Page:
Back in 1845, a clockwork device able to write Latin verse all by itself was unveiled by the eccentric inventor John Clarke. The idea of machines writing literature has fascinated authors from George Orwell to Umberto Eco. Today, machines are dabbling in writing novels, news reports and even philosophy. Chris Rodley – whose projects include the story generator @MagicRealismBot and a novel that writes itself using social media content – explores what the rise of artificial intelligence means for the future of literature.

Supported by the University of Sydney.

Chris Rodley (Australian)

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Chris Rodley is a writer who works at the intersection of literature and technology. His projects include the story generator @MagicRealismBot, an automated play script, and a novel that writes itself using social media content. These and other literary experiments have been exhibited across Europe, Asia and North America and have received coverage by The New Yorker, Gizmodo, BuzzFeed, Slate and many others. Chris is a PhD candidate at the University of Sydney where his research focuses on computational creativity.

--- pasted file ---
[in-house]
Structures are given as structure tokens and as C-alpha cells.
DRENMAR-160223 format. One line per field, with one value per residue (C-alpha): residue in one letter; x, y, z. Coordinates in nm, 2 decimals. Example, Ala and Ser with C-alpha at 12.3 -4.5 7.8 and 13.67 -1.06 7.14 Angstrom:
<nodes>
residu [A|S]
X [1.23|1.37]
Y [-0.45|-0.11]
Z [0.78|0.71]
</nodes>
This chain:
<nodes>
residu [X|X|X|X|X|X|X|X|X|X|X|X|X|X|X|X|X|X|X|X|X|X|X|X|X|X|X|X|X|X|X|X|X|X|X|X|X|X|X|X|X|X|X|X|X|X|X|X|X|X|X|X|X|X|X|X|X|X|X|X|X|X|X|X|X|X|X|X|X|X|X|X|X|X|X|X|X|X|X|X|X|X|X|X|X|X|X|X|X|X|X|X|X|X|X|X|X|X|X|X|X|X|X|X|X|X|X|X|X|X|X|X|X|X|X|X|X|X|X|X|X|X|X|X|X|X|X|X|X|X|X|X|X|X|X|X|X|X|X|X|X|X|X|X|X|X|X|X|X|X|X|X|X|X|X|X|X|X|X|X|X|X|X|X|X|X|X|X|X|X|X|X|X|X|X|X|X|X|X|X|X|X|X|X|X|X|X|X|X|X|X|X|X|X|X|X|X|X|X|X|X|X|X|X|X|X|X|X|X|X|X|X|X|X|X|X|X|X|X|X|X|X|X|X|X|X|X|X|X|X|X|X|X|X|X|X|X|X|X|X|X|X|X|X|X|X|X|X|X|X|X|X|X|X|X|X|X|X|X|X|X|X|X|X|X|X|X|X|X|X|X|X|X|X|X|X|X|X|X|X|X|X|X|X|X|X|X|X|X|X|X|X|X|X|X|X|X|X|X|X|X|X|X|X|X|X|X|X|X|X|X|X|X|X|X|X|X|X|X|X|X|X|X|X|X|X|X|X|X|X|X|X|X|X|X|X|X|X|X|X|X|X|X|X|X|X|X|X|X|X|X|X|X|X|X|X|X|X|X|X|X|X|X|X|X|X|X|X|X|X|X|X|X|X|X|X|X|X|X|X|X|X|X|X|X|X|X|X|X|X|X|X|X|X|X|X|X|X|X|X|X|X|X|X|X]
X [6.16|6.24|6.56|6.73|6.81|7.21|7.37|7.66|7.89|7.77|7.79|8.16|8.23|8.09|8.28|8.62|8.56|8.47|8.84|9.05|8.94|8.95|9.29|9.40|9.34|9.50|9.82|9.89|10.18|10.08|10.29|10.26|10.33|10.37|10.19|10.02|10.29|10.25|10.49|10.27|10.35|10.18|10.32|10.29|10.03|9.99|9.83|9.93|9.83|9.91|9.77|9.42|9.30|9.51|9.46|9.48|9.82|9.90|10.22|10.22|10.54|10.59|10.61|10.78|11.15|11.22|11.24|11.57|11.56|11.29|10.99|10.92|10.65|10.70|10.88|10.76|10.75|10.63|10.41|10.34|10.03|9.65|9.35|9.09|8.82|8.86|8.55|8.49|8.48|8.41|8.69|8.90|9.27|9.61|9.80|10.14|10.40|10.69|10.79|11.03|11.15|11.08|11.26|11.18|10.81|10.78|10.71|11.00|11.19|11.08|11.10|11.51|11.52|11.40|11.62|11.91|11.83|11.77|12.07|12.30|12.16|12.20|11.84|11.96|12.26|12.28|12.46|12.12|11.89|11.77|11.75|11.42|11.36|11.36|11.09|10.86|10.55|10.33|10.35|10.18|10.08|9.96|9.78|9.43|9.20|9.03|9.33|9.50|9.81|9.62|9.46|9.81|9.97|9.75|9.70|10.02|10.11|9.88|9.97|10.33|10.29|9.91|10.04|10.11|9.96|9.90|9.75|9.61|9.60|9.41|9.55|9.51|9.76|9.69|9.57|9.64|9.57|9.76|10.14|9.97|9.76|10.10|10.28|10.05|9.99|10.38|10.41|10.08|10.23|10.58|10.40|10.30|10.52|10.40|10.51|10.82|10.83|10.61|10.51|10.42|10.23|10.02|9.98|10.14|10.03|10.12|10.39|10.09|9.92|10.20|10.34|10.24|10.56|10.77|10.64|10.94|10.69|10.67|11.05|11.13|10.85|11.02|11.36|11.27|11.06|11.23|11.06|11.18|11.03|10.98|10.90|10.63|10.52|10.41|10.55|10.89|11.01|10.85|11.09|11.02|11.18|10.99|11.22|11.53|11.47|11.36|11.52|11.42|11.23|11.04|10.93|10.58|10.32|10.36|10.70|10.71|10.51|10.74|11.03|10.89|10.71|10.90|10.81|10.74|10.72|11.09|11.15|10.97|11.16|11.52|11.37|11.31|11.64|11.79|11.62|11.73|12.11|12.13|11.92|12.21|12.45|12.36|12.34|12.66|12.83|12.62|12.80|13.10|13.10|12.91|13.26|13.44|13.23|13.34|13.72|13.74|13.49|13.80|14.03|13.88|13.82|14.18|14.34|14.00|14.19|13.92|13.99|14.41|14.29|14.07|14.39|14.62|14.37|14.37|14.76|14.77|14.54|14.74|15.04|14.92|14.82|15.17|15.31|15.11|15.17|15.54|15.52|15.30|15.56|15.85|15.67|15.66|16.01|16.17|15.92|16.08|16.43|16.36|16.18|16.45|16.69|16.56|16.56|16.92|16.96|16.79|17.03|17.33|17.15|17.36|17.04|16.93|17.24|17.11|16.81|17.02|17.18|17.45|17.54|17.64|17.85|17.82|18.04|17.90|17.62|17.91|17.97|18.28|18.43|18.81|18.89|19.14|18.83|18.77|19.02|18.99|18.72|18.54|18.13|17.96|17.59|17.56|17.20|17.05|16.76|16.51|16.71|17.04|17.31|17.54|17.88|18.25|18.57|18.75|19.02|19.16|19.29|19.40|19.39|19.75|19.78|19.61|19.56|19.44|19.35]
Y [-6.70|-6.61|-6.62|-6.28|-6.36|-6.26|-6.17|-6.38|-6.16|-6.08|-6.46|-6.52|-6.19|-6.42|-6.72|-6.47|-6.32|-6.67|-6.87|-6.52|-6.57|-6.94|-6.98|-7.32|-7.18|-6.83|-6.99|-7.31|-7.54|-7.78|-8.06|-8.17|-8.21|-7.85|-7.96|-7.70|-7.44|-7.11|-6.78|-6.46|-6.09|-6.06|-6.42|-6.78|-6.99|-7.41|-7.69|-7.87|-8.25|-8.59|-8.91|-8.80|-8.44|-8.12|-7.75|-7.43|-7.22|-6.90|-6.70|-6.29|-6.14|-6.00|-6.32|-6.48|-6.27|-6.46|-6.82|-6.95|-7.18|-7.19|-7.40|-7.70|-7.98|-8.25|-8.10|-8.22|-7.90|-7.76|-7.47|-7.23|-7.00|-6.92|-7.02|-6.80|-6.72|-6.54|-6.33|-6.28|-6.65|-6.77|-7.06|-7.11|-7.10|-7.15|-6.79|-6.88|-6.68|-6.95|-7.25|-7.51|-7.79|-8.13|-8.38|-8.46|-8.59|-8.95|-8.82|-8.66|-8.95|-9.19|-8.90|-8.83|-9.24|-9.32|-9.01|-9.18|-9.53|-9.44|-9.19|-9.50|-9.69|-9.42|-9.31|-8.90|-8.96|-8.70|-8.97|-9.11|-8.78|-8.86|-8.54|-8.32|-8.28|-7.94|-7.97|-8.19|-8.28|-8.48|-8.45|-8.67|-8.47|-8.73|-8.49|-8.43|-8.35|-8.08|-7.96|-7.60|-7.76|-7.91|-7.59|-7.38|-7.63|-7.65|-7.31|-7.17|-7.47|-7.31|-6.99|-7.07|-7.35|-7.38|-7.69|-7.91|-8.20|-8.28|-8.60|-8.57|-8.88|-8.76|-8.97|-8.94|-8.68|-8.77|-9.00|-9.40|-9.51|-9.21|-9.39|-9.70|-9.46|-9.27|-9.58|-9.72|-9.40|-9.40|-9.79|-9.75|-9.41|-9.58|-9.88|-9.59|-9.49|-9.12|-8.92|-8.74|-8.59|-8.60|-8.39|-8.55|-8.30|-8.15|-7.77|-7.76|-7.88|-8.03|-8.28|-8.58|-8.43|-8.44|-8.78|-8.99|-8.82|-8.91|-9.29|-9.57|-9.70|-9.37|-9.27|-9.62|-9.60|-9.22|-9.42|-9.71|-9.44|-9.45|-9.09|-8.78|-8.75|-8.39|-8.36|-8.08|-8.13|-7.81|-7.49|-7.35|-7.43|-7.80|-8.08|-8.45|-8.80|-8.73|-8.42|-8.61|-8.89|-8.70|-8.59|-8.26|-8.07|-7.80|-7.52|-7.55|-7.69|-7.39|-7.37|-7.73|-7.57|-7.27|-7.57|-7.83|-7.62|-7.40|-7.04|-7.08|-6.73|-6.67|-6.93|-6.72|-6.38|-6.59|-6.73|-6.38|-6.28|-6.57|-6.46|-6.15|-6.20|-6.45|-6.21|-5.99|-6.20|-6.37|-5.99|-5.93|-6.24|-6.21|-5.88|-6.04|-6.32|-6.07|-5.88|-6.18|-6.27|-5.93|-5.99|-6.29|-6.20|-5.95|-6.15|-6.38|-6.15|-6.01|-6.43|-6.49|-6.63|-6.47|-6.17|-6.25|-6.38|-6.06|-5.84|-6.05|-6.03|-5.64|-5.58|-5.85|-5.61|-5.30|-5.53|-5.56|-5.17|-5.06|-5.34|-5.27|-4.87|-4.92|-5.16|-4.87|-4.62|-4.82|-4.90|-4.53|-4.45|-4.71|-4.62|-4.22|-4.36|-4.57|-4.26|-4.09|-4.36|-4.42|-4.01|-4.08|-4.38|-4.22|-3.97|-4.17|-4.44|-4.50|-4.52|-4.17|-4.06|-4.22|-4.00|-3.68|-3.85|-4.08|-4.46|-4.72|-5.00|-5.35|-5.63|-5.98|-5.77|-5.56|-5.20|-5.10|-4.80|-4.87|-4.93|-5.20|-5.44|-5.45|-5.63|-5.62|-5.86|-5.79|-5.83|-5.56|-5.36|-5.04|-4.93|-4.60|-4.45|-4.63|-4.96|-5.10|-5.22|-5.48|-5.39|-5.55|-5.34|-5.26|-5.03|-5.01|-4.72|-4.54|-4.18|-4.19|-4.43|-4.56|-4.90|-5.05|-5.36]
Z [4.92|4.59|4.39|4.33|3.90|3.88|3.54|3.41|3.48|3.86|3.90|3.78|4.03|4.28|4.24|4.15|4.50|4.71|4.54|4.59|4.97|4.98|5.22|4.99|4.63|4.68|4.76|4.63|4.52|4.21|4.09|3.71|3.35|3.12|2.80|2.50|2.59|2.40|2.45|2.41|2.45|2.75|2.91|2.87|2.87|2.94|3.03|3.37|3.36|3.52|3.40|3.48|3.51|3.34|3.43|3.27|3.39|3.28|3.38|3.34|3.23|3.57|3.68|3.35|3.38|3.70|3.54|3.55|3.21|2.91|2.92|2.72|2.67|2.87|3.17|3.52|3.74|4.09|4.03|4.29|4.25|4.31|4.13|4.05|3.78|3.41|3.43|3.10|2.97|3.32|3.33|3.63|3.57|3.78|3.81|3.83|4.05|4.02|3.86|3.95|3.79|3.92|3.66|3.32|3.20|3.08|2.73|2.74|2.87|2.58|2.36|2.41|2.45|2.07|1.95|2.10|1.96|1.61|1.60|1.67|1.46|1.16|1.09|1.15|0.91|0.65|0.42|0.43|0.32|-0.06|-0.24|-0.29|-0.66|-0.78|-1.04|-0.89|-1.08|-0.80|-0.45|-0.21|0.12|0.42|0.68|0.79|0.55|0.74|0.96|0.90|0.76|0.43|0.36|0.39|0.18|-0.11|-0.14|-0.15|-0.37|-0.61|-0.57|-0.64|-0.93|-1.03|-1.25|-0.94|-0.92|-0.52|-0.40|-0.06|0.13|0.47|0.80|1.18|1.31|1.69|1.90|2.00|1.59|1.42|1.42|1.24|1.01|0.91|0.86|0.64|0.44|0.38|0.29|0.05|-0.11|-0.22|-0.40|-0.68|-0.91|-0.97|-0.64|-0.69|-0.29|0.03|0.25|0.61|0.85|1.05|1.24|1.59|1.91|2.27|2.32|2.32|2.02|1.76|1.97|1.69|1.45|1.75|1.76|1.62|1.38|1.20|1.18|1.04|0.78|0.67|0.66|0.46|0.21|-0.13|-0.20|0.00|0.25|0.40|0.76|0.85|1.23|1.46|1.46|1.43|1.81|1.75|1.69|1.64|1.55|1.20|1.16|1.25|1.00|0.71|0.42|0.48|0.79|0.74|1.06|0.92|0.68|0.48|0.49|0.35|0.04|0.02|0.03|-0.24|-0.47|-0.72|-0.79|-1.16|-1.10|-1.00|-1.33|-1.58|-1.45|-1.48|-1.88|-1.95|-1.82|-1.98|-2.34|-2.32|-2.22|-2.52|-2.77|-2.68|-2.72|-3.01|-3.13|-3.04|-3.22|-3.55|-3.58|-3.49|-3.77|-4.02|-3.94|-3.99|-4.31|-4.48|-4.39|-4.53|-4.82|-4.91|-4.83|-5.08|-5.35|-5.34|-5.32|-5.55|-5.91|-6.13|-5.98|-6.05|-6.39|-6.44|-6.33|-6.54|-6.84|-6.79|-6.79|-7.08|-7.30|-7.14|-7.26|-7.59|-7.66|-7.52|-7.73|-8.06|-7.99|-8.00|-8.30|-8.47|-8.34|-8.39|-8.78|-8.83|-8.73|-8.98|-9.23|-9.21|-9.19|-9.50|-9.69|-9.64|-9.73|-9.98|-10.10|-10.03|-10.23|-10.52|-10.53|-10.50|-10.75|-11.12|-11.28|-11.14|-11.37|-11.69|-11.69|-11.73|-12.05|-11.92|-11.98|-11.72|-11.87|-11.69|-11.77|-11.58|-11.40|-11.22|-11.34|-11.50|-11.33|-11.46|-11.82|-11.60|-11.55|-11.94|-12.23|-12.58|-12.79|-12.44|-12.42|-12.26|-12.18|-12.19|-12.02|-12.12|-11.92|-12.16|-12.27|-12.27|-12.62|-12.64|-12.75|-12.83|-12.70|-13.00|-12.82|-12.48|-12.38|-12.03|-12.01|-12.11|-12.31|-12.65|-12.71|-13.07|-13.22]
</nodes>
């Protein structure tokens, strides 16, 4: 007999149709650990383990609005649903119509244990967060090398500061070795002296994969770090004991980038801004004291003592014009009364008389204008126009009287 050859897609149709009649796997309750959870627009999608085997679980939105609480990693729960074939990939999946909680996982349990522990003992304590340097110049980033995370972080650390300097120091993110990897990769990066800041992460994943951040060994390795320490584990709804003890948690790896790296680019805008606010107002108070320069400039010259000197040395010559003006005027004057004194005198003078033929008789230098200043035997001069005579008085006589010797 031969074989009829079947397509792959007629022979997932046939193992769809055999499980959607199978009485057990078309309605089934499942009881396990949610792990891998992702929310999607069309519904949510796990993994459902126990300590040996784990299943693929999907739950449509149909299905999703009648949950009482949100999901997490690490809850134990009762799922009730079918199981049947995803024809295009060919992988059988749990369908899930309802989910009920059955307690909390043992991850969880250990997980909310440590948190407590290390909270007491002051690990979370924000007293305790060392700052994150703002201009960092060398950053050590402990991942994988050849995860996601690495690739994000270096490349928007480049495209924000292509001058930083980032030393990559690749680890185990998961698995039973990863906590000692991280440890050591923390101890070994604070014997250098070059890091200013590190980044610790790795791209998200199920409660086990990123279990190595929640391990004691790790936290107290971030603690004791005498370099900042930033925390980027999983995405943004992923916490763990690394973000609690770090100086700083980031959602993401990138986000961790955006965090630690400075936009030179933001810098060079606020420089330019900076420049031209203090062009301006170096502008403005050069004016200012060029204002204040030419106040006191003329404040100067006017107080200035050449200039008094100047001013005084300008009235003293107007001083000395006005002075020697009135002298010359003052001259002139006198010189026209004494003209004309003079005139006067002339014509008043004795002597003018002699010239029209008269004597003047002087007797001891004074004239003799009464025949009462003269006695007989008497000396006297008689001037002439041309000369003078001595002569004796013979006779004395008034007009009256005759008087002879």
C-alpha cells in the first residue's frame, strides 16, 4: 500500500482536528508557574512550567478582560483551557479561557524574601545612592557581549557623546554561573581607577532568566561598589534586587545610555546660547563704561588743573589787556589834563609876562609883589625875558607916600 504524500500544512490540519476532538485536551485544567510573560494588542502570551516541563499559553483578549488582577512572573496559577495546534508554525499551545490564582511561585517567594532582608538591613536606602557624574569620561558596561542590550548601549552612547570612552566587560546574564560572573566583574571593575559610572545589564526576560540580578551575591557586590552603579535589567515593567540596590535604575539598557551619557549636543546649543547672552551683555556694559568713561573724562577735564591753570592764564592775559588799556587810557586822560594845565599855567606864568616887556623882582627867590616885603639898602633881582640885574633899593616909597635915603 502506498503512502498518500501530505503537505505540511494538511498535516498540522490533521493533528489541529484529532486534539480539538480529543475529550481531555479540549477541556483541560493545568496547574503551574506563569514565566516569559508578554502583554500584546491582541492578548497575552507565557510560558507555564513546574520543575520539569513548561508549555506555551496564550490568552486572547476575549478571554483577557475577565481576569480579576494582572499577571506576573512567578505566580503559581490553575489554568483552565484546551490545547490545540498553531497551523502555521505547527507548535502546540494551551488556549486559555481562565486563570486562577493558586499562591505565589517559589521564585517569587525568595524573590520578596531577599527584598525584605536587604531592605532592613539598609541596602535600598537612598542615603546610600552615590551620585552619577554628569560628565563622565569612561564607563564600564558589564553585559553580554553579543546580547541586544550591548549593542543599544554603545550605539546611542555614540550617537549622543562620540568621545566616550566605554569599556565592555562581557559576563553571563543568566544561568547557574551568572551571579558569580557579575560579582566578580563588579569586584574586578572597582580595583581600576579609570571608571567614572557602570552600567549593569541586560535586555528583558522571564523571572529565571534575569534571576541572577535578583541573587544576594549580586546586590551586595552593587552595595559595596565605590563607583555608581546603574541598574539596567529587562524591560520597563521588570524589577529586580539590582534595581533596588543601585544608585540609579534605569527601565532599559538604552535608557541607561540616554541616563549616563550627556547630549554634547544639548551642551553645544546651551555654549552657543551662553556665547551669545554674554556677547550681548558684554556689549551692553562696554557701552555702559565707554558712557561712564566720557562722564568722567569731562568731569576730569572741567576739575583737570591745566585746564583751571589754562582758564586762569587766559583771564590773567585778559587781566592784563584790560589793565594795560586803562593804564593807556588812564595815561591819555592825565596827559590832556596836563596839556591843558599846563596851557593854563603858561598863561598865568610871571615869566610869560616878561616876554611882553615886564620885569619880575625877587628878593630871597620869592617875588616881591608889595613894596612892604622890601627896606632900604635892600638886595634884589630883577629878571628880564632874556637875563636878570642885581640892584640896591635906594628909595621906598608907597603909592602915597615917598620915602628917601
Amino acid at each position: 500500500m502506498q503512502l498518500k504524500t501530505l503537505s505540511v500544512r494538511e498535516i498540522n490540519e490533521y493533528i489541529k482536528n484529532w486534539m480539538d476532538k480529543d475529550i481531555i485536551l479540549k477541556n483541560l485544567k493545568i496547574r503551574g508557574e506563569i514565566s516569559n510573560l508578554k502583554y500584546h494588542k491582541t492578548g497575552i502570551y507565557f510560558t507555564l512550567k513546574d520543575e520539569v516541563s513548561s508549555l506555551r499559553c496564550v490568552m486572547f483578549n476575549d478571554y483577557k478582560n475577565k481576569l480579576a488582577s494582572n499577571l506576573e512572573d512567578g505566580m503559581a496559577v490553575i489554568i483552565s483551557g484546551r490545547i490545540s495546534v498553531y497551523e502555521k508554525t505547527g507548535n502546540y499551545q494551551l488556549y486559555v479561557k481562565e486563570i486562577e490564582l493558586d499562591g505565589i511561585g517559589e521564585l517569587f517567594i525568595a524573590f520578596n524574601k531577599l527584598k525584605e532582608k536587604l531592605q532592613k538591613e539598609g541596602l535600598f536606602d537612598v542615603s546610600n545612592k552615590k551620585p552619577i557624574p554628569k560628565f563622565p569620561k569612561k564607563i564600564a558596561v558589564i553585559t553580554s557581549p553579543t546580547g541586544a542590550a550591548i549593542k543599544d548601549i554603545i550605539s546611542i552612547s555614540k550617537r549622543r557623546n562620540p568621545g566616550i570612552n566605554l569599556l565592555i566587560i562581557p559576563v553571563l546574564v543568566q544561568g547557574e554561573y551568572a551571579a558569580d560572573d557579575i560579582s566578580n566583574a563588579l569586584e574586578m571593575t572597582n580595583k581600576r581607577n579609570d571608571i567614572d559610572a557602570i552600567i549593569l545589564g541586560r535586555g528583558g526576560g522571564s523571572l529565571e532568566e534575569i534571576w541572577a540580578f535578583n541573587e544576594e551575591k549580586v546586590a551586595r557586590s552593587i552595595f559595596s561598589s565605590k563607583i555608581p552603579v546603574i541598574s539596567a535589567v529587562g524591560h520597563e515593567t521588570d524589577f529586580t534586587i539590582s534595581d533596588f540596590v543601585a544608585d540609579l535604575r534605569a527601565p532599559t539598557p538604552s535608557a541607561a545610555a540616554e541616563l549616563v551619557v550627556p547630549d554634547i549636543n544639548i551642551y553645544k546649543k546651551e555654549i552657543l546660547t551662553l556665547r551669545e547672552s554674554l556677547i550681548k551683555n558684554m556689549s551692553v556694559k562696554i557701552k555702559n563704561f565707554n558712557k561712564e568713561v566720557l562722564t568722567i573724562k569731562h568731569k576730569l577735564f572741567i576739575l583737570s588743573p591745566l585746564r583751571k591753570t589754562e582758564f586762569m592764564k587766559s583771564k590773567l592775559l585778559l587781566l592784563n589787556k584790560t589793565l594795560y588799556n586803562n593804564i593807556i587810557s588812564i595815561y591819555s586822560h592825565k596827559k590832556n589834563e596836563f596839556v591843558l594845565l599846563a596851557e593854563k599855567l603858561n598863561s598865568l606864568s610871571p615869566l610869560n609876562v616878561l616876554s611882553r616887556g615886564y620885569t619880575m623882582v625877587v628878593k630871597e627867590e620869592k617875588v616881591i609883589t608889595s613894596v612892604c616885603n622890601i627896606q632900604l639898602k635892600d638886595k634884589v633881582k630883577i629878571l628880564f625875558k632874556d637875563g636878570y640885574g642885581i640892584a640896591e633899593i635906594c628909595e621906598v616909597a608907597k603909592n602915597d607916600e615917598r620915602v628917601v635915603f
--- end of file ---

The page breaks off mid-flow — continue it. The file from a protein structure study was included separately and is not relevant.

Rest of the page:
Juanita Ruys (Australian)

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Juanita Feros Ruys is the director of the University of Sydney Node of the Australian Research Council Centre of Excellence for the History of Emotions. She is a senior research fellow in the Medieval and Early Modern Centre and the author of Demons in the Middle Ages.